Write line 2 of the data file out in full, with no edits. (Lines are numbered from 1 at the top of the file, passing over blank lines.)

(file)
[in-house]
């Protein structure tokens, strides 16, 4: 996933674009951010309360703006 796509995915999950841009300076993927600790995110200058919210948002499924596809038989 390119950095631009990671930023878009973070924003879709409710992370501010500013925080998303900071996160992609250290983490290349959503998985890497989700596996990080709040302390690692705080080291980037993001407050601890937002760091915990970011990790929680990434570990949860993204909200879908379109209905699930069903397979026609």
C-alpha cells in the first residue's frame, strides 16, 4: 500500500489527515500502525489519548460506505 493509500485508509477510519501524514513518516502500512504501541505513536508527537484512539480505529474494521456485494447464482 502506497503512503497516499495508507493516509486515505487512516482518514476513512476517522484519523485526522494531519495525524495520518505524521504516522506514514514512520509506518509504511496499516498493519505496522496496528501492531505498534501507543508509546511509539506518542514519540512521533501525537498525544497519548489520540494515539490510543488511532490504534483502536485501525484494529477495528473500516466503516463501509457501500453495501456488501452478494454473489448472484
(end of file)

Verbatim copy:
């Protein structure tokens, strides 16, 4: 996933674009951010309360703006 796509995915999950841009300076993927600790995110200058919210948002499924596809038989 390119950095631009990671930023878009973070924003879709409710992370501010500013925080998303900071996160992609250290983490290349959503998985890497989700596996990080709040302390690692705080080291980037993001407050601890937002760091915990970011990790929680990434570990949860993204909200879908379109209905699930069903397979026609």